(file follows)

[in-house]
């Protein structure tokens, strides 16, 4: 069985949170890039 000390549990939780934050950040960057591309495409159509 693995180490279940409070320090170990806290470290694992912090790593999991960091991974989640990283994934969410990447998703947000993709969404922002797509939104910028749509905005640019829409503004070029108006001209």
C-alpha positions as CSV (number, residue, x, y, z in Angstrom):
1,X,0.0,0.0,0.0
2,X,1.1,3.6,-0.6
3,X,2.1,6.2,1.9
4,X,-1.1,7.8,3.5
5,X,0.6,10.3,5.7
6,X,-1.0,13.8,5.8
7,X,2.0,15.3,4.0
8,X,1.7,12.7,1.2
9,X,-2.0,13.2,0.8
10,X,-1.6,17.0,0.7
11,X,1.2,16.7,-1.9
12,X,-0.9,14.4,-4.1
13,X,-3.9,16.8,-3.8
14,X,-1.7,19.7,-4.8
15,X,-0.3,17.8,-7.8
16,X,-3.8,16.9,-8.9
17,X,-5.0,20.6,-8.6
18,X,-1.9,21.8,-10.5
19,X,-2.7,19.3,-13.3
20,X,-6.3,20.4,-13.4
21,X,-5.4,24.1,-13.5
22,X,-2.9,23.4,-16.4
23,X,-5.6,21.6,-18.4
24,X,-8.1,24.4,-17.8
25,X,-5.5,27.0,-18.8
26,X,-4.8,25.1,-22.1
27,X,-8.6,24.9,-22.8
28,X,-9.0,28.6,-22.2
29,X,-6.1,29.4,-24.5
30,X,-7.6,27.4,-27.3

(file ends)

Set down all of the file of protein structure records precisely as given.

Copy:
[in-house]
């Protein structure tokens, strides 16, 4: 069985949170890039 000390549990939780934050950040960057591309495409159509 693995180490279940409070320090170990806290470290694992912090790593999991960091991974989640990283994934969410990447998703947000993709969404922002797509939104910028749509905005640019829409503004070029108006001209």
C-alpha positions as CSV (number, residue, x, y, z in Angstrom):
1,X,0.0,0.0,0.0
2,X,1.1,3.6,-0.6
3,X,2.1,6.2,1.9
4,X,-1.1,7.8,3.5
5,X,0.6,10.3,5.7
6,X,-1.0,13.8,5.8
7,X,2.0,15.3,4.0
8,X,1.7,12.7,1.2
9,X,-2.0,13.2,0.8
10,X,-1.6,17.0,0.7
11,X,1.2,16.7,-1.9
12,X,-0.9,14.4,-4.1
13,X,-3.9,16.8,-3.8
14,X,-1.7,19.7,-4.8
15,X,-0.3,17.8,-7.8
16,X,-3.8,16.9,-8.9
17,X,-5.0,20.6,-8.6
18,X,-1.9,21.8,-10.5
19,X,-2.7,19.3,-13.3
20,X,-6.3,20.4,-13.4
21,X,-5.4,24.1,-13.5
22,X,-2.9,23.4,-16.4
23,X,-5.6,21.6,-18.4
24,X,-8.1,24.4,-17.8
25,X,-5.5,27.0,-18.8
26,X,-4.8,25.1,-22.1
27,X,-8.6,24.9,-22.8
28,X,-9.0,28.6,-22.2
29,X,-6.1,29.4,-24.5
30,X,-7.6,27.4,-27.3